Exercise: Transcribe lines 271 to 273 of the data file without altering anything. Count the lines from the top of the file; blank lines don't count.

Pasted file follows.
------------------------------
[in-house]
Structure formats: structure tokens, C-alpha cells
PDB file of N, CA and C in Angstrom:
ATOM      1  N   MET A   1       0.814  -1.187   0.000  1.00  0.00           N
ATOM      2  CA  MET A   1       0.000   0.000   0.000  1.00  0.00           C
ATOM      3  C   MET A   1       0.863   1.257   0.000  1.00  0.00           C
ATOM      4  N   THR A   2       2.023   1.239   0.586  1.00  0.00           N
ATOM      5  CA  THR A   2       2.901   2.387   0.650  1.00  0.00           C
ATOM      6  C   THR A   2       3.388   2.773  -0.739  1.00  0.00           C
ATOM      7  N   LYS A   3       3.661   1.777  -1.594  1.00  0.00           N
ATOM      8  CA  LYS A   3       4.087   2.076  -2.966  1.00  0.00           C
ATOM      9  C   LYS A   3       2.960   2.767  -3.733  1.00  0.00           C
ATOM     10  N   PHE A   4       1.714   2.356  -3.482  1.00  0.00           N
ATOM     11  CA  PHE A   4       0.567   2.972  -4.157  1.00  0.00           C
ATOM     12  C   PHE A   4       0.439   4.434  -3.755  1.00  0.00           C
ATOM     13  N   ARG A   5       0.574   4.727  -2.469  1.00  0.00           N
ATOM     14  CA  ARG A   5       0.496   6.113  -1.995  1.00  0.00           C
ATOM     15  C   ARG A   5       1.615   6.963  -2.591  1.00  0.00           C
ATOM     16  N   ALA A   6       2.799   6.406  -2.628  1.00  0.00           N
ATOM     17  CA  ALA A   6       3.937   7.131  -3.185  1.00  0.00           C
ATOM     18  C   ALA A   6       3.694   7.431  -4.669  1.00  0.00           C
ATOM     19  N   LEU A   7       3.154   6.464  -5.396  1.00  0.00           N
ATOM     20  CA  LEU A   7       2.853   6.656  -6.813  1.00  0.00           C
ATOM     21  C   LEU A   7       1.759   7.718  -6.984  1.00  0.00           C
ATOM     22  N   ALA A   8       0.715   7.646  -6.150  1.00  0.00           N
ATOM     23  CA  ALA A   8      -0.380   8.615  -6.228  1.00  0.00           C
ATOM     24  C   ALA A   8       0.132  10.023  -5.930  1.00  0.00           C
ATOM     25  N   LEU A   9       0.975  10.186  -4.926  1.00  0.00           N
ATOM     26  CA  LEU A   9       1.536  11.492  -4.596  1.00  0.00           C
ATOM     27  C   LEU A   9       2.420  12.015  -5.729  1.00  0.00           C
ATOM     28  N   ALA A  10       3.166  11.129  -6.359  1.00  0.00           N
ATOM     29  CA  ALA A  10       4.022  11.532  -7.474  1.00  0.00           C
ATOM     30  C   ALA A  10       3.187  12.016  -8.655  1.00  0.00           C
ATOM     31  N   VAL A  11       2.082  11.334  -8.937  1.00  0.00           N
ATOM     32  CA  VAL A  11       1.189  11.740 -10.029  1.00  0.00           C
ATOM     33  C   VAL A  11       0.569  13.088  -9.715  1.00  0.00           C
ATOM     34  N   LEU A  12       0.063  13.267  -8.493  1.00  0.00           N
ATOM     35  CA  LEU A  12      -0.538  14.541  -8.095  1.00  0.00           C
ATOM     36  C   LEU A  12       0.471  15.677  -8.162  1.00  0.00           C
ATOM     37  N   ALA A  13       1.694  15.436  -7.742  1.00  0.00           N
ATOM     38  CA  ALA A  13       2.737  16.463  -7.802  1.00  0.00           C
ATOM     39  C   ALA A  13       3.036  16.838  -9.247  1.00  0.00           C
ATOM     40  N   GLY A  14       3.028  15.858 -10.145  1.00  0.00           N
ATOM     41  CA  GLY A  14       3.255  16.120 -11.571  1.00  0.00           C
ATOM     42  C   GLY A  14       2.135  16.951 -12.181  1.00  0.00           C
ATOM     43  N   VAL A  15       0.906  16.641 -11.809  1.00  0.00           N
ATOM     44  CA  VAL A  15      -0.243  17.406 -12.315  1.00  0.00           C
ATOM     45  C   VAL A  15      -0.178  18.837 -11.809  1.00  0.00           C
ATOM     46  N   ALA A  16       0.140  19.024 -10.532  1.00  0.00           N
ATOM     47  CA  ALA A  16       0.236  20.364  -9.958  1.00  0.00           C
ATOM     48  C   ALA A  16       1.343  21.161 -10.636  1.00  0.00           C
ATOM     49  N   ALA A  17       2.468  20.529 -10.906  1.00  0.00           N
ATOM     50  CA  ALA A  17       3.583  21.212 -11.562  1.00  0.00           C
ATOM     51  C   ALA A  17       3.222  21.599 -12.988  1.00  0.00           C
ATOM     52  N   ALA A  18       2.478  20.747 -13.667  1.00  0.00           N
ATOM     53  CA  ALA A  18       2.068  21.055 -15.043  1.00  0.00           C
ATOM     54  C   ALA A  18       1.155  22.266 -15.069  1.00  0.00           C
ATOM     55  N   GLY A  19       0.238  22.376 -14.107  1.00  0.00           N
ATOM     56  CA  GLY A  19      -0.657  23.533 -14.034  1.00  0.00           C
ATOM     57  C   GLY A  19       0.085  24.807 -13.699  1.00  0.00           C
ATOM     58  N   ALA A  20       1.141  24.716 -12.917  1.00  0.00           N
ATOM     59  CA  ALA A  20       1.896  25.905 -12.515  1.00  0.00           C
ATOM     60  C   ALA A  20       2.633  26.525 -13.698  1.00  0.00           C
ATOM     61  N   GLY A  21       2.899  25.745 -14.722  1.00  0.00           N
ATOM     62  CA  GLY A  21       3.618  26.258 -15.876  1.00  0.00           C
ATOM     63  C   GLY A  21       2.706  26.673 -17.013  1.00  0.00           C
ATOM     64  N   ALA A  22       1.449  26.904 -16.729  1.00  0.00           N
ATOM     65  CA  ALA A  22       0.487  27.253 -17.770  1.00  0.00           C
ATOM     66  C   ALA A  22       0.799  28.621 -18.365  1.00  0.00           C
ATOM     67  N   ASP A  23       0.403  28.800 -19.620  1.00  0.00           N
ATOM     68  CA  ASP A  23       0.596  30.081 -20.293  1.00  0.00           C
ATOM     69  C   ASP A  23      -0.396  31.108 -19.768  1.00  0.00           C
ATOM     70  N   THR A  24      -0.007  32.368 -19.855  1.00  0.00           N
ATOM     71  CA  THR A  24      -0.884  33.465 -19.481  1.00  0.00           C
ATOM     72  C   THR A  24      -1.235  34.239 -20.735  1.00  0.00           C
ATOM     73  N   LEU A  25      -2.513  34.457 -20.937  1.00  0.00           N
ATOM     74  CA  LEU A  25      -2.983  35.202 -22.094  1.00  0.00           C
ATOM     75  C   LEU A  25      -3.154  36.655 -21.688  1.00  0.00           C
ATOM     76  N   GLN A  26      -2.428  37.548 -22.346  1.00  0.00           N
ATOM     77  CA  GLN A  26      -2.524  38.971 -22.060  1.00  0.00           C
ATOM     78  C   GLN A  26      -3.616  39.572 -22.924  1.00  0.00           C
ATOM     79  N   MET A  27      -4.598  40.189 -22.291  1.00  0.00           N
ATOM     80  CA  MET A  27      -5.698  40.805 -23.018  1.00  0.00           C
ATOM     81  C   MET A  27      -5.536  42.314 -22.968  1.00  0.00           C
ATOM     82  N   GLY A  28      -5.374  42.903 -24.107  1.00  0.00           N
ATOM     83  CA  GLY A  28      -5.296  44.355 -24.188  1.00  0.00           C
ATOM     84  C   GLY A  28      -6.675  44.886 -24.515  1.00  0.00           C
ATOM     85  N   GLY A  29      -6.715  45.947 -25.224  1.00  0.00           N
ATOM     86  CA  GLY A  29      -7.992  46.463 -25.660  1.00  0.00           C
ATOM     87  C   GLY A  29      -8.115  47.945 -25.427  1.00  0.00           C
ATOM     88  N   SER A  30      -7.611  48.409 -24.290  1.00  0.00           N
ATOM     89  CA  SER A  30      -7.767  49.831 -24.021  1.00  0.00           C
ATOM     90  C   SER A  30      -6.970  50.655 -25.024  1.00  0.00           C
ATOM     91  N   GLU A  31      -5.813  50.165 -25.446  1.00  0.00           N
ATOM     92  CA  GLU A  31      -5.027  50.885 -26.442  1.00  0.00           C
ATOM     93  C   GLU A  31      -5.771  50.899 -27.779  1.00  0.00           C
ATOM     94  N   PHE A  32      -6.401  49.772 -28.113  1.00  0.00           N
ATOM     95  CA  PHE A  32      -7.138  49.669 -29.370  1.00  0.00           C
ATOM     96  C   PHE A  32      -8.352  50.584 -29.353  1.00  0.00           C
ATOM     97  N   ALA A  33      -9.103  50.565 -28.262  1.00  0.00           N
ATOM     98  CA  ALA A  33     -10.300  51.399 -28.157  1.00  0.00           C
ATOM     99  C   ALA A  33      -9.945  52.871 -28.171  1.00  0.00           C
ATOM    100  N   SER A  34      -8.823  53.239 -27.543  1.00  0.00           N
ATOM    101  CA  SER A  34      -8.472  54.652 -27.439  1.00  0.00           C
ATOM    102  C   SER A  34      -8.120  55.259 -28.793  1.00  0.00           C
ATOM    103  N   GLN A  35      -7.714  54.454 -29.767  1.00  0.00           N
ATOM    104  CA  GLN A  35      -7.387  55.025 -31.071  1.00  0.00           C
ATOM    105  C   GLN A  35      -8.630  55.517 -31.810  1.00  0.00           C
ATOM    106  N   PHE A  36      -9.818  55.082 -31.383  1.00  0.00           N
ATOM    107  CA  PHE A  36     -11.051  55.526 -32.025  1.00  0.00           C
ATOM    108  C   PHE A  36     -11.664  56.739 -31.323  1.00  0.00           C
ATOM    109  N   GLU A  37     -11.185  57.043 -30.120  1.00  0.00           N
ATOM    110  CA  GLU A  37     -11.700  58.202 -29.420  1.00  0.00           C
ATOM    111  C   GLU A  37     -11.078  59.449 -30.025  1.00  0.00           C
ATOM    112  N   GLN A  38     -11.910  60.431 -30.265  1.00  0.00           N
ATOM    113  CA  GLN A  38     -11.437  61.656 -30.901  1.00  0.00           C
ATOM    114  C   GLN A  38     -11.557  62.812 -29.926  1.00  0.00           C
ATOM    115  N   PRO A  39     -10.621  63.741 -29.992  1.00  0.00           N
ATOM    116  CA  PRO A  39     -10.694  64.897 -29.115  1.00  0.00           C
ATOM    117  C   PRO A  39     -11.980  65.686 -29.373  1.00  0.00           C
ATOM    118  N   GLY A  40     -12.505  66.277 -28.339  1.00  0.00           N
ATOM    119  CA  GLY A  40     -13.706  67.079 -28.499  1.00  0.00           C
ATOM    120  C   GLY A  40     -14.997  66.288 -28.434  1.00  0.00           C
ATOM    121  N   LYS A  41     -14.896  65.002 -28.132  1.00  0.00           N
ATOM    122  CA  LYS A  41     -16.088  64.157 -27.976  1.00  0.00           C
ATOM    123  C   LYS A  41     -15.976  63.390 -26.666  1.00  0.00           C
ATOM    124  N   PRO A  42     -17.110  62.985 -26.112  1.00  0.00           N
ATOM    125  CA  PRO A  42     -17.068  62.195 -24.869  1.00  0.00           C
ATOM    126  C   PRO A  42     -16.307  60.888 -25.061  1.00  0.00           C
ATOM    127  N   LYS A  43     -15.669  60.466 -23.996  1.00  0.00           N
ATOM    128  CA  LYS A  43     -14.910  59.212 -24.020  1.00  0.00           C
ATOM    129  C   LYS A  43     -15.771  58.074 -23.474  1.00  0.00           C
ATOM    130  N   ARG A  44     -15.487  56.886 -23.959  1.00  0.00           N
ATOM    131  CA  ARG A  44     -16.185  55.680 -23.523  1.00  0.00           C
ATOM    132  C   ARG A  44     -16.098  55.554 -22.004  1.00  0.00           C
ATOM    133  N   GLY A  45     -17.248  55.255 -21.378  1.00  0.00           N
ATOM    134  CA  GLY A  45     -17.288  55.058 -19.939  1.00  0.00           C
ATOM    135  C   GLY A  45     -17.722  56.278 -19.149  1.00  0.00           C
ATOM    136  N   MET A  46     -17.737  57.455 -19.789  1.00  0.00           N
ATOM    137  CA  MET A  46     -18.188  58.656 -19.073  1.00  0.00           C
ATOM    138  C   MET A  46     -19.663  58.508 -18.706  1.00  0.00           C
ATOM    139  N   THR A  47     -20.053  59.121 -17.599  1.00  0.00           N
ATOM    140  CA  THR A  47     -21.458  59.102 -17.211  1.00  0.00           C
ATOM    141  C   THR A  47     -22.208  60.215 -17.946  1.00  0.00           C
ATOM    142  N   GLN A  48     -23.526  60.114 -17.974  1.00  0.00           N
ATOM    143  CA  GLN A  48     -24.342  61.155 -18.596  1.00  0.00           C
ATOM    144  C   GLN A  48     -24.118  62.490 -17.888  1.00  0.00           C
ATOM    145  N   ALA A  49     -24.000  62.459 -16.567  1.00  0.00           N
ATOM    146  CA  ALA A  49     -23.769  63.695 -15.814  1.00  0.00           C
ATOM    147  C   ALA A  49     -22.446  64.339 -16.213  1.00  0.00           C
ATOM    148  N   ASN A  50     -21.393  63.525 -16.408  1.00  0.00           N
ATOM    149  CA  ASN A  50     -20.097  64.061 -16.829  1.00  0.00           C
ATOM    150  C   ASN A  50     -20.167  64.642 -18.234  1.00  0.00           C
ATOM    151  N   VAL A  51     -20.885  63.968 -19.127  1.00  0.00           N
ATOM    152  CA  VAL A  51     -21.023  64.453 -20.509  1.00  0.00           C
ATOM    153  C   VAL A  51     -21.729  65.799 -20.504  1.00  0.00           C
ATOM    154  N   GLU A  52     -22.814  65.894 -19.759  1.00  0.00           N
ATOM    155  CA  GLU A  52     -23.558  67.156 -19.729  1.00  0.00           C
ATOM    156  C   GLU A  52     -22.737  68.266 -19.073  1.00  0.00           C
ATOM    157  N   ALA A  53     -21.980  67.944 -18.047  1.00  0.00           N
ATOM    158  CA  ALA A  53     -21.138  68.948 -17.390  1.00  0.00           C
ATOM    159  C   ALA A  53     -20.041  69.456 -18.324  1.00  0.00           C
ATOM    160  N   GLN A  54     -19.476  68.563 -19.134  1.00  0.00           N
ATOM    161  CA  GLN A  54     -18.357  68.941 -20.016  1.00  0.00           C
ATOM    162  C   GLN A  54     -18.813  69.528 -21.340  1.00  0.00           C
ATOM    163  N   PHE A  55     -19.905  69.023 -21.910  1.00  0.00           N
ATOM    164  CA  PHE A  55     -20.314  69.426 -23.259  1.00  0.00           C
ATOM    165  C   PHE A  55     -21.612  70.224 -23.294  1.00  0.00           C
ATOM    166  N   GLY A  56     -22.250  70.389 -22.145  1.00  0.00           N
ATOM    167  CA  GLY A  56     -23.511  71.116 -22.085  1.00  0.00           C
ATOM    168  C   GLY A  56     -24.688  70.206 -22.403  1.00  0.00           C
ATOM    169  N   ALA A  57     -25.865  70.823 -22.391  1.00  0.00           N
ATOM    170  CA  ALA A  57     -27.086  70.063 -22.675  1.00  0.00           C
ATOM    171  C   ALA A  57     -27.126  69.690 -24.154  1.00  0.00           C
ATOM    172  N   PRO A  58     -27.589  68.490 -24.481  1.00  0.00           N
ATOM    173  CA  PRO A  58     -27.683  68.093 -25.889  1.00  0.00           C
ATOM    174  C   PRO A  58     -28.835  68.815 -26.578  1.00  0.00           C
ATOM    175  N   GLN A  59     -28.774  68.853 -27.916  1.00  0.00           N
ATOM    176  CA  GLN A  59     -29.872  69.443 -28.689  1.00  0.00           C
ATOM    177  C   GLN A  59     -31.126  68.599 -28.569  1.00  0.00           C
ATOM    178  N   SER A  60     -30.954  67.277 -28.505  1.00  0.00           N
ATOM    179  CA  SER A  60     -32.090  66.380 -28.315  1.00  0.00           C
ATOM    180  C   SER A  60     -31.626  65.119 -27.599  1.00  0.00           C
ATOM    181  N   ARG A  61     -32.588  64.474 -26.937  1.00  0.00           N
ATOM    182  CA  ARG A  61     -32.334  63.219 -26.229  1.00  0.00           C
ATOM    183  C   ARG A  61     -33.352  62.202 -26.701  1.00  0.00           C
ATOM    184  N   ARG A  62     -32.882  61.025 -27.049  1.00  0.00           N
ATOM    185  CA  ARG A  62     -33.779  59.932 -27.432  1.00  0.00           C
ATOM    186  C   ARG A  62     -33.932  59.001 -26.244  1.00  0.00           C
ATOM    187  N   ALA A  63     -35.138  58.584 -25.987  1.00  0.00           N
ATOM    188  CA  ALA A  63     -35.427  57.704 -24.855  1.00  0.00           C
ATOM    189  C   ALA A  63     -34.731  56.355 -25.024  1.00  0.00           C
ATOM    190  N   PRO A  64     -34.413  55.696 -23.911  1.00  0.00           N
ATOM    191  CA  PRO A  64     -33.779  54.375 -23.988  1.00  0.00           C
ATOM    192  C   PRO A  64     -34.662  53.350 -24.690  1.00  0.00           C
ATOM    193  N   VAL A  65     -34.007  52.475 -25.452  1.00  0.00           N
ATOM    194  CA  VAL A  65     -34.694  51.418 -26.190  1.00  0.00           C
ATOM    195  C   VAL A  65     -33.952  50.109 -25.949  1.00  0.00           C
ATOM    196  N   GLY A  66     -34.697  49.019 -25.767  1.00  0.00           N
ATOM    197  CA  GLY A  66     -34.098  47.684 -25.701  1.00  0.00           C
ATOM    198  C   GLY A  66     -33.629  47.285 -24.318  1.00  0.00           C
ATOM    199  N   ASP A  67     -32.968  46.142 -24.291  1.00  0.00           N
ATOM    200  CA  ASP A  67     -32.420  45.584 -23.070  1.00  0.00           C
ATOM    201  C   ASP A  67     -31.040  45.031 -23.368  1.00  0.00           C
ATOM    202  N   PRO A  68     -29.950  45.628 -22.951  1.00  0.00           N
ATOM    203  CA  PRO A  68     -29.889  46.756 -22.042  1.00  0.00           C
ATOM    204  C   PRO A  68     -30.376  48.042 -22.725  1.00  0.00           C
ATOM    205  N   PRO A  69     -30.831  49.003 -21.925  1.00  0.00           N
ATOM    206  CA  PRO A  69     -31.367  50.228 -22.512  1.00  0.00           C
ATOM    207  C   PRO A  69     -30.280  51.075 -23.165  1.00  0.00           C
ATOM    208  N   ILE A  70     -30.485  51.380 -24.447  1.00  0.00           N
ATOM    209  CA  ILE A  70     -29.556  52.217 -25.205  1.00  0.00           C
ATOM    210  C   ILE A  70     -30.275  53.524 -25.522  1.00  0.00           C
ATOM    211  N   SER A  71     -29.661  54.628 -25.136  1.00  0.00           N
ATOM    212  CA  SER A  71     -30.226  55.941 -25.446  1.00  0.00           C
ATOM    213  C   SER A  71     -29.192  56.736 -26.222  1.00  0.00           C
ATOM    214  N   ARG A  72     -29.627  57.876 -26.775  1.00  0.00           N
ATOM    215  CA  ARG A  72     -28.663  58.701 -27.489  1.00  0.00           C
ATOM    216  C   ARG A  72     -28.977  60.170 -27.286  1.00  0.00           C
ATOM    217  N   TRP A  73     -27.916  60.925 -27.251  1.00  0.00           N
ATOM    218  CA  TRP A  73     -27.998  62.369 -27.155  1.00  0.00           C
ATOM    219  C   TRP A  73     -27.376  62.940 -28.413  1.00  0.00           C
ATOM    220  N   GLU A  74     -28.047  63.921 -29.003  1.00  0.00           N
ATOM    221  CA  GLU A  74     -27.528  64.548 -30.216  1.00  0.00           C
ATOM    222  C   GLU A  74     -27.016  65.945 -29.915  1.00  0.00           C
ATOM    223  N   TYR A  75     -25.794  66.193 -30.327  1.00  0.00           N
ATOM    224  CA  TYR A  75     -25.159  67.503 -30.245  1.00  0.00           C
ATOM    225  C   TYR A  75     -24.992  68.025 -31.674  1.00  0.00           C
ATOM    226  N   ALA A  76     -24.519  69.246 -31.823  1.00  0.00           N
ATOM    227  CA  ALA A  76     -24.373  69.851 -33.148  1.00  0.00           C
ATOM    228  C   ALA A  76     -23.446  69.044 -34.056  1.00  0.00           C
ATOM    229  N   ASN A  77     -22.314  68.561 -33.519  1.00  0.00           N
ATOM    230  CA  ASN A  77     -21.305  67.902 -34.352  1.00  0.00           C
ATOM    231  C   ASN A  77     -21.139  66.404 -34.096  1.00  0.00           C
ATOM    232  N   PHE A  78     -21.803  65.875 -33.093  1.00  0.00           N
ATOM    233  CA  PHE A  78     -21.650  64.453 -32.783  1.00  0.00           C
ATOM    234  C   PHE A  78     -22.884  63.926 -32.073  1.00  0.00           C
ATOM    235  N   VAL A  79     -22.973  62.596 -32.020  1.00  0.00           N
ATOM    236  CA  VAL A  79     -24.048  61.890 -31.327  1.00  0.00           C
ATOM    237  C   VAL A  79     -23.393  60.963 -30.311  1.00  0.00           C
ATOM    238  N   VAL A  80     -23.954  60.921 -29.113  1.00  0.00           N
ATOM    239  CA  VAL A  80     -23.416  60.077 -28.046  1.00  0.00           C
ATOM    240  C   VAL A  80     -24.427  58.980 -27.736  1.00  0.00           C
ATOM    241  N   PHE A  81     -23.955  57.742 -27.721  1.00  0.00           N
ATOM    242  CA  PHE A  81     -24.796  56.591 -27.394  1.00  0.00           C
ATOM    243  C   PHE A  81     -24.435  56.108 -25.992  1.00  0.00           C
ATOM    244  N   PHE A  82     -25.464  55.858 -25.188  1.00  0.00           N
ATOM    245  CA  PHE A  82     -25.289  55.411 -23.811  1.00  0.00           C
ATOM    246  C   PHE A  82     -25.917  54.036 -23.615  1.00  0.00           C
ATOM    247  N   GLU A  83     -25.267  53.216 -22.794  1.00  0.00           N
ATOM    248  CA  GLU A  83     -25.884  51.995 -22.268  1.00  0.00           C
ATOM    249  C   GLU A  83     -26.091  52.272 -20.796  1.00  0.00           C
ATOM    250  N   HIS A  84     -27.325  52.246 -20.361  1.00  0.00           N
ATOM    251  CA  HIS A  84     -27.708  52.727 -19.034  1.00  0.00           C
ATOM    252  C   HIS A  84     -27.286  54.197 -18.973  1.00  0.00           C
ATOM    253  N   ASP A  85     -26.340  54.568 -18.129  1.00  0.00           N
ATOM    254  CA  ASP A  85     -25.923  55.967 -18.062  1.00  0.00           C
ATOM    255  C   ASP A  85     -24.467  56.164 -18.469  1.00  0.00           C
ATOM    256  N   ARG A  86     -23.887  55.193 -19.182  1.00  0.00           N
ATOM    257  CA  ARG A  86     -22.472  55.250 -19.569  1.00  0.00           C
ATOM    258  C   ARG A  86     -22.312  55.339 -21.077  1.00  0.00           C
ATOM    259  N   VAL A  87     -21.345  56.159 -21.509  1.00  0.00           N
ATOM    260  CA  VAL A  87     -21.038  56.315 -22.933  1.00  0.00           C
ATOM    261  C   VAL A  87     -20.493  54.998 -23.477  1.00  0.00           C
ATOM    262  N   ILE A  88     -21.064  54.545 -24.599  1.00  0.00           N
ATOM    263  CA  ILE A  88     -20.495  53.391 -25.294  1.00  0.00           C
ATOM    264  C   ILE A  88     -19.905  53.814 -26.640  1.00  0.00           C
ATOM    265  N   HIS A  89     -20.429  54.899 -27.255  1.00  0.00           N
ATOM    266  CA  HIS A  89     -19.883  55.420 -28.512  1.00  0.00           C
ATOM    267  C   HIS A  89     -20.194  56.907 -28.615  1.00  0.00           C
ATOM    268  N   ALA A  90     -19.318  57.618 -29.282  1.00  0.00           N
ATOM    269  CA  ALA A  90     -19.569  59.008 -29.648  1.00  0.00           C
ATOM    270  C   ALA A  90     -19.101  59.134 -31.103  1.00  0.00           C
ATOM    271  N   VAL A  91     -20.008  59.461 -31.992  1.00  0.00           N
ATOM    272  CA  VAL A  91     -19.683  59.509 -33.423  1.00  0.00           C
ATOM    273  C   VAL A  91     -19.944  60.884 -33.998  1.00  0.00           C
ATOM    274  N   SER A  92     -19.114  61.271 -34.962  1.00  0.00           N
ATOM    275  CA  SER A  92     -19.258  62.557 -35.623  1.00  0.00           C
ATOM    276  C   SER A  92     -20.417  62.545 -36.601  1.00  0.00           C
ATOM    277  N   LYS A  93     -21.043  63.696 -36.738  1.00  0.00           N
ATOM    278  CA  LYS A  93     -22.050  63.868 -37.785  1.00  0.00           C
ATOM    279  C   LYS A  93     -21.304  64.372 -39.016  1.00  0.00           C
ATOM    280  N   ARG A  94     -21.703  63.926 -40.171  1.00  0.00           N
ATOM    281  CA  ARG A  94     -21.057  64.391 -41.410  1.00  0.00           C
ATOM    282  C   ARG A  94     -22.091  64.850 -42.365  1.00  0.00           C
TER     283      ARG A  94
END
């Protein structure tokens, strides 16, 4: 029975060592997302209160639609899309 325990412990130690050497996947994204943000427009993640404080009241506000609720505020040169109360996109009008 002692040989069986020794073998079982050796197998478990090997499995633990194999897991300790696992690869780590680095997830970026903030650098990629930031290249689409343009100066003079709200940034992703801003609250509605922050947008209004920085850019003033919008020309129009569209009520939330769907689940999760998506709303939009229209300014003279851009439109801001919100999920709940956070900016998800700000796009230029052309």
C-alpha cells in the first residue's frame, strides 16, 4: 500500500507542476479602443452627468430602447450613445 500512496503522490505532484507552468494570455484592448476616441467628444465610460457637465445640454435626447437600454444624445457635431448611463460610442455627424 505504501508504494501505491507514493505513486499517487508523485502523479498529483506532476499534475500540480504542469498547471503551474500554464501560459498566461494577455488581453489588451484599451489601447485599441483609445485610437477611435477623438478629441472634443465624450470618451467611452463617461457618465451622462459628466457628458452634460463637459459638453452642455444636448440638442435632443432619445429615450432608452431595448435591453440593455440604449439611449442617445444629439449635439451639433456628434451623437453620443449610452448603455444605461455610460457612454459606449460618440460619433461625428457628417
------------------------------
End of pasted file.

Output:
ATOM    268  N   ALA A  90     -19.318  57.618 -29.282  1.00  0.00           N
ATOM    269  CA  ALA A  90     -19.569  59.008 -29.648  1.00  0.00           C
ATOM    270  C   ALA A  90     -19.101  59.134 -31.103  1.00  0.00           C